As contentious debates go, the dispute between Palestine and Israel is right up there near the top. Many lives have been lost and a peace accord has been elusive. It's not a discussion one would expect to be addressed between two chefs, on either side of the divide, aired over social media, but that is exactly what happened yesterday.
|Controversial globe shot: Can you spot what's missing?|
It came to light that chef Sameh Wadi of Saffron and World Street Kitchen had posted a picture of a globe on his Facebook page showing Palestine but not Israel. His accompanying caption read, "We need more world maps that are correct, such as this one!" Wadi is of Palestinian origin. When one "friend" pointed out, "This 'map' is missing Israel..." Wadi responded, "Exactly the way that this should be." Television personality and fellow chef Andrew Zimmern saw the picture and publicly called out Wadi.
Zimmern shared the map with his followers on the site Instagram. The question he posed to Wadi was, "Care to explain your comment at top? Do you deny existence of Israel? Or just want it to go away?" Zimmern is of Jewish decent.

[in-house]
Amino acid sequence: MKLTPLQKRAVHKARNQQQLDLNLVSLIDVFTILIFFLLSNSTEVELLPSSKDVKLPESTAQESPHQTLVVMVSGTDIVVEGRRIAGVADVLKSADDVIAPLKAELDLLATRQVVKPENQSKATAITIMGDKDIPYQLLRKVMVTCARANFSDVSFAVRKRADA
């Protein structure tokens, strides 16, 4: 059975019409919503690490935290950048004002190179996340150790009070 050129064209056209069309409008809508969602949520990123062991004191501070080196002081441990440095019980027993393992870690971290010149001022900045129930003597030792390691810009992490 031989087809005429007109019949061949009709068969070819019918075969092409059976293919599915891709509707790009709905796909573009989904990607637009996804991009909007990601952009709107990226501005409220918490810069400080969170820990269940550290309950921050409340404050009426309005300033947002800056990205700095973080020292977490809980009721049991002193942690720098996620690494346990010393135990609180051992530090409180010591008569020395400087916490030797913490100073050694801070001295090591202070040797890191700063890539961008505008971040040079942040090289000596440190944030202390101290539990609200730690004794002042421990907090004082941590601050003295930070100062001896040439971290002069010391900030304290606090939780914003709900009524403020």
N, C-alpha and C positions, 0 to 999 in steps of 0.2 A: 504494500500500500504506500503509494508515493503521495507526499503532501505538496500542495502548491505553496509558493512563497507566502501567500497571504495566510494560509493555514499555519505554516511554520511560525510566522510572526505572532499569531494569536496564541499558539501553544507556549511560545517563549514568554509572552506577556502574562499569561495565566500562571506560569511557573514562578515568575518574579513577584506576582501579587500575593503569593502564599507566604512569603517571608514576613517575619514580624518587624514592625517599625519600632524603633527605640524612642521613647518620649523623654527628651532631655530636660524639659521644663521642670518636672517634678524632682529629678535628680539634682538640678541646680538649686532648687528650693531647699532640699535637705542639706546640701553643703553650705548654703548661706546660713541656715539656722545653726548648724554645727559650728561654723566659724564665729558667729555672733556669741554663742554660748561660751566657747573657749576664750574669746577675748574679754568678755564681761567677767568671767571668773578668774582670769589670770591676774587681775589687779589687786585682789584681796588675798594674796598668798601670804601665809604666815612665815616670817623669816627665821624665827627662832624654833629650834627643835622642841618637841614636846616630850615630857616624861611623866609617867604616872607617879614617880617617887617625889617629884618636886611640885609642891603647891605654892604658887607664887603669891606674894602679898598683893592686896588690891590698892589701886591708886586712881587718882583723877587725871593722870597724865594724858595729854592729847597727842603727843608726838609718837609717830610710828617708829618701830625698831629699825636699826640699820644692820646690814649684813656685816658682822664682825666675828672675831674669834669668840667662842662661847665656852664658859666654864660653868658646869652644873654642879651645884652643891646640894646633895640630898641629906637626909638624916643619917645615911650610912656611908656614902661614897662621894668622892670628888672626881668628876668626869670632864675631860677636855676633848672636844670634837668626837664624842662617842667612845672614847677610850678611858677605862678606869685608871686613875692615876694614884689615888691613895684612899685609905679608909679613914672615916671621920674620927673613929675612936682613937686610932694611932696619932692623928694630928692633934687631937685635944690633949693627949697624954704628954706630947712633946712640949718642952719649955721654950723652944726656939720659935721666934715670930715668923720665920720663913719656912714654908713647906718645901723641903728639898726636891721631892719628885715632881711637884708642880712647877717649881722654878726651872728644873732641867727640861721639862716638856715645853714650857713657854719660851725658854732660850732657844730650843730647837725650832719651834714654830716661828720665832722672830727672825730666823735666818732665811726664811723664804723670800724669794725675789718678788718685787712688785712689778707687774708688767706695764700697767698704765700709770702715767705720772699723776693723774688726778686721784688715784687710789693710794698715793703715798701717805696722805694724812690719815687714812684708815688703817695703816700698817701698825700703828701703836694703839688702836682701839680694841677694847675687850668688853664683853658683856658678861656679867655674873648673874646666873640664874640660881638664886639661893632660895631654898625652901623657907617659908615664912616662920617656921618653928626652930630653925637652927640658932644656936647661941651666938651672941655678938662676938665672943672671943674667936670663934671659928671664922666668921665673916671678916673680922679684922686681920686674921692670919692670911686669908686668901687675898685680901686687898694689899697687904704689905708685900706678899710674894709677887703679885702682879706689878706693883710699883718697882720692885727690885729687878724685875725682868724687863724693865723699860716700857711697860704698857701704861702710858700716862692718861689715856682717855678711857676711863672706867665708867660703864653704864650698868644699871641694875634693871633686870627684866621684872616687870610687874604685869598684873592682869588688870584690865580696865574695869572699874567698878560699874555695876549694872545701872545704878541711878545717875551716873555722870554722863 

|Zimmern objected to Wadi's creative cartography|
What followed was a clenched-jaw type of courteous debate, in which Wadi explained that this was something he posted on his personal Facebook page, which had nothing to do with his restaurant, Saffron, the Twitter handle he used to respond. He further explained, "Of course I don't deny the existence of israel, i'm merely showing the existence of palestine on the world map."
Both chefs agreed to meet in person, and Zimmern ended the discussion with a compliment to Wadi and his restaurant to Zimmern's over 400,000 Twitter followers.
|Wadi: Is Facebook a private discussion?|
The Twitter platform allows what might have been a quiet discussion to take place in public, with hundreds (or in Zimmern's case hundreds of thousands) of people watching. Chef Stewart Woodman of Heidi's, also of Jewish descent, weighed in with a quip: "Should we call him Chef Ahmadinejad? zilla"
Beyond the Middle East debate, the conversation left us wondering: How much do we expect of our chefs as they move from the kitchen to the television screen? Wadi has appeared on the Food Network's Iron Chef America, and Andrew Zimmern's face is internationally known from his successful television shows and commercial appearances. As they become personalities, do we expect a shift?
How much personality do we want to see from these talented people who go from the relative anonymity of a local restaurant kitchen to standing under the glare of a spotlight on TV, Twitter, and Facebook? Where is the line between personal and personality?
Join the discussion below.
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